by Mike Knaak
Gene Boysen is getting ready to roll…and roll and roll and roll.
Boysen takes off Sunday, July 15, for the 500-mile Habitat 500 Bike Ride.
The 54-year-old St. Joseph veterinarian hopes to raise as much as $2,000 through pledges for Habitat for Humanity. The nonprofit organization helps families build and improve affordable housing.
“I’ve wanted to do it for a long time, but I’ve never made the time to do it,” Boysen said. “It’s always been a work issue. This year I decided to do it. So we set aside the time.”
One of Boysen’s friends, Jim Parsons, told him about the event.
“I went to an informational meeting and sat around and talked to people from around central Minnesota who have done it for a number of years,” he said. “They talked about meeting some of the people that this benefits and what kind of experience they had with them and how appreciative those people were. These people aren’t just handed the house. The organization makes possible for them what wouldn’t be because they are not in a position for good housing. It just changes their life.”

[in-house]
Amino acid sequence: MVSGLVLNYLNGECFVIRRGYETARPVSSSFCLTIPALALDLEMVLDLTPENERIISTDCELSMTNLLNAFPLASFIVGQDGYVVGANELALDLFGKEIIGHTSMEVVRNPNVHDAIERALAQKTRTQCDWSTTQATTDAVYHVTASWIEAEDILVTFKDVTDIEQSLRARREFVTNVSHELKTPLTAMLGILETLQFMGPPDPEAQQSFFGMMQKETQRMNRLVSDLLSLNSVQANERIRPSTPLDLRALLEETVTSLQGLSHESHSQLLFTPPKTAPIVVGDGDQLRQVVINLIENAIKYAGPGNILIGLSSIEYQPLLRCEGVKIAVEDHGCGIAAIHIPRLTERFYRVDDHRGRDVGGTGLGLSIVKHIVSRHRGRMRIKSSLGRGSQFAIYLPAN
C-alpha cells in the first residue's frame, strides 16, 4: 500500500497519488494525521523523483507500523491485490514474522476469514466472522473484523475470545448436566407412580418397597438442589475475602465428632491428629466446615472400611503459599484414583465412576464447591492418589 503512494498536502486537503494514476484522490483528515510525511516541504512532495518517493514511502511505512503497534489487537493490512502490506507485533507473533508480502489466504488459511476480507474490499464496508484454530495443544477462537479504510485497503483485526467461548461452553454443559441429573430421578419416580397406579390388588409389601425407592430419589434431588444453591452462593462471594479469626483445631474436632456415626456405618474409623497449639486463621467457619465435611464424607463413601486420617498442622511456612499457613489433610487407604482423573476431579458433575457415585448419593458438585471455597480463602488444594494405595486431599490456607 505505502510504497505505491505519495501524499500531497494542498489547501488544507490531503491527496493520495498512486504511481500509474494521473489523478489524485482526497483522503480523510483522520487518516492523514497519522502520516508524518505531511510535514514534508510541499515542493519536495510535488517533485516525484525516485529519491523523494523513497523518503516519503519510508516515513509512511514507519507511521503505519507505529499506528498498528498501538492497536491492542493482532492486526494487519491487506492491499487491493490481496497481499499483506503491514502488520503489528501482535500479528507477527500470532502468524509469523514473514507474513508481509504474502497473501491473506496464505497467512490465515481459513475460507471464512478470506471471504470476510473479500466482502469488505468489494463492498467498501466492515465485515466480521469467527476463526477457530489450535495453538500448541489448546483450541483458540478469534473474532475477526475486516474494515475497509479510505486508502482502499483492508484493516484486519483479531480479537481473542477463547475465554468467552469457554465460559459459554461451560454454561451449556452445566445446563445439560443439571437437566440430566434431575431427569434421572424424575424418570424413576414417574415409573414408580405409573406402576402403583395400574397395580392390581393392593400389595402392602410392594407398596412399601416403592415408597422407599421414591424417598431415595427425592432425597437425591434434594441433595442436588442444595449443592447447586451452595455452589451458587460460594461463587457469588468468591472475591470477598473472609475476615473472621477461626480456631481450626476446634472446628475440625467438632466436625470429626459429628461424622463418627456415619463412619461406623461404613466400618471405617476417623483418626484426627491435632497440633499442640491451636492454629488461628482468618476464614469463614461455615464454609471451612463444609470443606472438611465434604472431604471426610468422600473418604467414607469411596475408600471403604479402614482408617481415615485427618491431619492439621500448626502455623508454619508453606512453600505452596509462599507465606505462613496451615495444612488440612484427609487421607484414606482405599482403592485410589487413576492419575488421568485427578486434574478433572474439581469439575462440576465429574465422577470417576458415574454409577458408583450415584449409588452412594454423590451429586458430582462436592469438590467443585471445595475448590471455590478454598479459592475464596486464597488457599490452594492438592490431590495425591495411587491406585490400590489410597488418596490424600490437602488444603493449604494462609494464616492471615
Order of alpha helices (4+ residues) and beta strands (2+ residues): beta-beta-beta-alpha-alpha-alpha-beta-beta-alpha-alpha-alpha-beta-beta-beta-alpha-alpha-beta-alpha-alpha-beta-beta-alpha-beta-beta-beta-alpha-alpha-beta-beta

Boysen said he’s ridden a little more than 1,600 miles this year training. He regularly rides with the Scheels group that meets once a week.
“I pick the level of ride,” Boysen said. “I try to hold on to the fast guys. They push me and that’s fun.”
The Habitat ride starts and ends in Becker. Starting with breakfast around 6:30 or 7 a.m., the riders cover about 71 miles a day in seven or eight hours. The route takes them to Royalton, Alexandria, Staples and Pierz before returning to Becker.
Ride organizers provide food and a place to sleep, usually a community center or gym floor.
Boysen is taking an inflatable bed, a phone charger and laundry detergent.
Gene and his wife Terri have two adult children. They met while they were students at Augustana University in Sioux Falls, S.D., where Gene was on the wrestling team in the early 1980s.
“I’m not gifted sports-wise but I certainly benefited from playing in high school and college,” Boysen said.
He said he was inspired by other participants who had met people for whom Habitat for Humanity’s help was a “life-changing” event.
“We take a lot of that stuff for granted and there are so many people who not in a position to have that luxury,” Boysen said.
While on the ride, Boysen will have plenty of time to think.
“Having that much time to pedal and know you’re doing something positive is kind of fun. I’m amazed that there are over 2,500 houses in Minnesota built by Habitat.”